(D.) The Prisoners Detention Act, 1915.
This Act secures that individuals of one class of the community—viz., convicted persons—can be held until freed from venereal disease with which they were known or found to be infected. The measure is of value, but logically seems unsound, because the venereal diseases from which such persons suffer are in no way a greater danger to the public than the same diseases in the law-abiding subject of any class, and, furthermore, the Committee have no reason to conclude from the evidence that convicted persons, as a whole, show a higher percentage of venereal cases than those who never enter a prison. The Controller-General of Prisons submitted a schedule showing that the number of prisoners detained under the Prisoners Detention Act from its commencement in 1916 to 1922 was twenty-eight, consisting of nineteen males and nine females.
(E.) Social Hygiene Act, 1917.
In the words of the Commissioner for Public Health of West Australia, who prepared the first comprehensive legislation on venereal diseases in 1915, this Act “can hardly be classed with recent Australian legislation, for the reason that it provides for no notification of the disease and no compulsory examination.” By this Act infected persons are required to consult a medical practitioner and go under treatment by him, or at a hospital; but no penalty is provided, and there is nothing to compel such persons to do either of these things.
Reference to case 1 in the concrete examples cited above will show the weakness of the Act. The waitress continued in employment, handling cups and spoons and cakes, &c. The Medical Officer of Health had every reason to believe she was infected with syphilis, but, not having the power to insist on her obtaining medical advice, he could do nothing to enforce the provisions of section 6 of the Act.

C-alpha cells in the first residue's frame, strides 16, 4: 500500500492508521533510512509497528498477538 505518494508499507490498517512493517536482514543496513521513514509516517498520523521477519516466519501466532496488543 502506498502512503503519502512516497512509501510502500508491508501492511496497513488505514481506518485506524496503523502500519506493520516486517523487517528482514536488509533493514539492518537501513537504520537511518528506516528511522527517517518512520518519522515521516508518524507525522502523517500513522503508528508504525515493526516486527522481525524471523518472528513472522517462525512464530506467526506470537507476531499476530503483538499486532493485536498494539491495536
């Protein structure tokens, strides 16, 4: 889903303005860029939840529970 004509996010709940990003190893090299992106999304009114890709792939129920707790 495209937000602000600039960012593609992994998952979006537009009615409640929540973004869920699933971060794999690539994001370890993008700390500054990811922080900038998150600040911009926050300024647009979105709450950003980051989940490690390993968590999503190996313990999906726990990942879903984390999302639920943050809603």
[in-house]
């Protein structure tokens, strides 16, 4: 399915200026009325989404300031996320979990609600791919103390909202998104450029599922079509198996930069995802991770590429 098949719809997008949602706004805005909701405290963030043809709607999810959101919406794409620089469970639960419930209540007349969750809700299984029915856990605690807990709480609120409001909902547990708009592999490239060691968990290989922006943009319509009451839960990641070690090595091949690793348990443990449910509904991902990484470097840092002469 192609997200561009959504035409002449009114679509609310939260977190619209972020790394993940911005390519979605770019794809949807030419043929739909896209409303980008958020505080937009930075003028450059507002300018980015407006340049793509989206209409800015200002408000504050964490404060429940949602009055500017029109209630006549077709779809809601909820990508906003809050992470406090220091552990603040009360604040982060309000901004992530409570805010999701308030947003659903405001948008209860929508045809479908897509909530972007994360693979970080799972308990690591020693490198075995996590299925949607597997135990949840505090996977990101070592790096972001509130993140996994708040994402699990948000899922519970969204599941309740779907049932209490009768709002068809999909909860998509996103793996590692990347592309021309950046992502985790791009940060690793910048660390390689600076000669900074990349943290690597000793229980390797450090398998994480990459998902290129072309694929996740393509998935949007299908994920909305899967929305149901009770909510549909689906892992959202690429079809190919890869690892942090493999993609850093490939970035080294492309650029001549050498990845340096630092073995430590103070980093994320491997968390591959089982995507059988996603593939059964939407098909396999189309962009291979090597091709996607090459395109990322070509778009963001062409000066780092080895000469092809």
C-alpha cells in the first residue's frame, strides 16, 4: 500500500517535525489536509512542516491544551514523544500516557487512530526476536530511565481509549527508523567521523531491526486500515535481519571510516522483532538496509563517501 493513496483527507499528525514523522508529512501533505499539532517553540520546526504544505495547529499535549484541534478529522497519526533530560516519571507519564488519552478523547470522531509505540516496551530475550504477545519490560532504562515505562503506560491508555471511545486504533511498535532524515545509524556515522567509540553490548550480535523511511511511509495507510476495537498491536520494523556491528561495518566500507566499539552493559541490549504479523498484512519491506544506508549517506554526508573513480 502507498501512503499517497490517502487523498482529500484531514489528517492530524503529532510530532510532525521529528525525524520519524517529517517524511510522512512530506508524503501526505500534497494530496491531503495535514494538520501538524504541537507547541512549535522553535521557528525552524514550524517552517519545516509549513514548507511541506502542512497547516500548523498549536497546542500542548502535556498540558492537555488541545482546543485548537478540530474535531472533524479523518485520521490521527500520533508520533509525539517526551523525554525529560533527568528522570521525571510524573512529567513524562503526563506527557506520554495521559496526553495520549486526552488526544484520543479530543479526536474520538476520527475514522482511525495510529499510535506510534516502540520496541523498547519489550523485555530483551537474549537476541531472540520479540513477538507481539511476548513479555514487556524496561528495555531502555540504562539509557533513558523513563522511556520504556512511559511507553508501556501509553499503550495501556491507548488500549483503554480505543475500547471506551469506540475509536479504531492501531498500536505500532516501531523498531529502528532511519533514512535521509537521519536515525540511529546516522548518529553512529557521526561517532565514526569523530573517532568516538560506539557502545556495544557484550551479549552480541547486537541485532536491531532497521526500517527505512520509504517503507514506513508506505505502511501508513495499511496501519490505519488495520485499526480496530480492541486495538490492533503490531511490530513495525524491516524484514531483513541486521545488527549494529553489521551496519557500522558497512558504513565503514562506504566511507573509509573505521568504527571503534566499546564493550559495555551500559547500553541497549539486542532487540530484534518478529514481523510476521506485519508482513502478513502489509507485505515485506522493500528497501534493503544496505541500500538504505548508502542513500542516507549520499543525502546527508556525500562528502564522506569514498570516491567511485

Section 7, making it an offence for any person not being a registered medical practitioner to undertake for payment or other reward the treatment of any venereal disease, has, in the opinion of the Commissioner of Police, proved beneficial in restricting the operation of quacks, but he suggests that it should be amended by deleting the words “for payment or reward,” as it is sometimes easy to prove the treatment and difficult to prove the payment, and it is the treatment by unqualified persons that is aimed at.
Section 8, which makes it an offence knowingly to infect any person with venereal disease, is practically inoperative, as will be shown later in this report, owing to the extreme difficulty, in the absence of any system of notification and compulsory treatment, of proving that the offence was committed knowingly.
The Committee desire to draw attention to section 13. Herein is provided towards hospital maintenance a higher subsidy for venereal patients than is receivable for the maintenance of patients suffering from other infectious diseases. They think that it is inadvisable to particularize venereal sufferers, or, indeed, to draw any distinction between different classes of diseases in a hospital, and that the ordinary subsidy should be paid in all cases.